It is the first time Santander has claimed top spot on the annual sustainability rankings, which take into account economic, environmental and social impact
Spanish finance giant Santander has been named the world’s most sustainable bank in the latest publication of the Dow Jones Sustainability Index (DJSI).
The annual assessment of the economic, environmental and social impact of corporate entities around the world included more than 175 banks in its review.
It is the first time Santander has topped the index of global banking institutions, having been ranked third in 2018 and eleventh in 2015.
Santander executive chairwoman Ana Botín said: “As one of largest banks in the world, we set a clear strategy five years ago to focus on building loyalty among our 140 million customers, transforming our bank so it is more responsible and sustainable company, and delivering for all our stakeholders, today and tomorrow in a way that is simple, personal and fair.
“We have been fulfilling our purpose — to help people and businesses prosper — by actively promoting inclusive growth, supporting job creation and greater financial empowerment, and fighting climate change by supporting the transition to the green economy.”
Santander has made a concerted effort to boost sustainability credentials
Santander was awarded an overall score of 86 out of 100 by the sustainability assessment — scoring maximum points in criteria including tax strategy, privacy protection, environmental reporting, corporate citizenship and philanthropy, and financial inclusion.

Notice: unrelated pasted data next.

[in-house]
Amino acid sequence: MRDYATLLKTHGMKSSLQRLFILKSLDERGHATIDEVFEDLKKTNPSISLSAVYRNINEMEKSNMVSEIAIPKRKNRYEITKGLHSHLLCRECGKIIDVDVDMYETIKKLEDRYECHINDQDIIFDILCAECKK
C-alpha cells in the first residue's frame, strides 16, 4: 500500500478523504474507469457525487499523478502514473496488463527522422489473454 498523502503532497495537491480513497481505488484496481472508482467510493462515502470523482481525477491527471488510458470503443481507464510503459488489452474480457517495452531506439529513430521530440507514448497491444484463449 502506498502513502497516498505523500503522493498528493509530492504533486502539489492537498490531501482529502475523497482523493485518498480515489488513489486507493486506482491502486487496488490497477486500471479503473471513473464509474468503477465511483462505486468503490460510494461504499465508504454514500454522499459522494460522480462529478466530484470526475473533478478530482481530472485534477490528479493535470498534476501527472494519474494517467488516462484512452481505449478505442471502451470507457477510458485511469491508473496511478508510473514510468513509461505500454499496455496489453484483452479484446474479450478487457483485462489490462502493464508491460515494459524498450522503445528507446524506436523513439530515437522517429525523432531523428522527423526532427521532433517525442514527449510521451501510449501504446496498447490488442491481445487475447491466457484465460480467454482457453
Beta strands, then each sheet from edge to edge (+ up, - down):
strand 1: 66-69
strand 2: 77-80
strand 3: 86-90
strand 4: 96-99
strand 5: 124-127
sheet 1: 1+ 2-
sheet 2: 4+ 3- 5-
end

Other measurements considered by the scoring system include anti-financial crime policies and climate strategy.
Botín added: “To be a world leader on the Dow Jones Sustainability Index — a key benchmark for industry — shows we are successfully executing our strategy across the bank.
“We are not complacent — there is much more to do, and we will now build on these strong foundations.”
The bank has made efforts to improve its ethical credentials in recent years, raising close to €50bn ($55bn) for green financing between 2015 and 2018, as well as engaging with education and financial inclusion projects.
Earlier this year, it outlined a series of commitments to responsible banking in support of the United Nations’ Sustainable Development Goals.
These include raising a further €120bn ($132.4bn) in green financing over the next five years, as well as extending its microfinance and financial education programmes to more than 10 million people worldwide during the same period.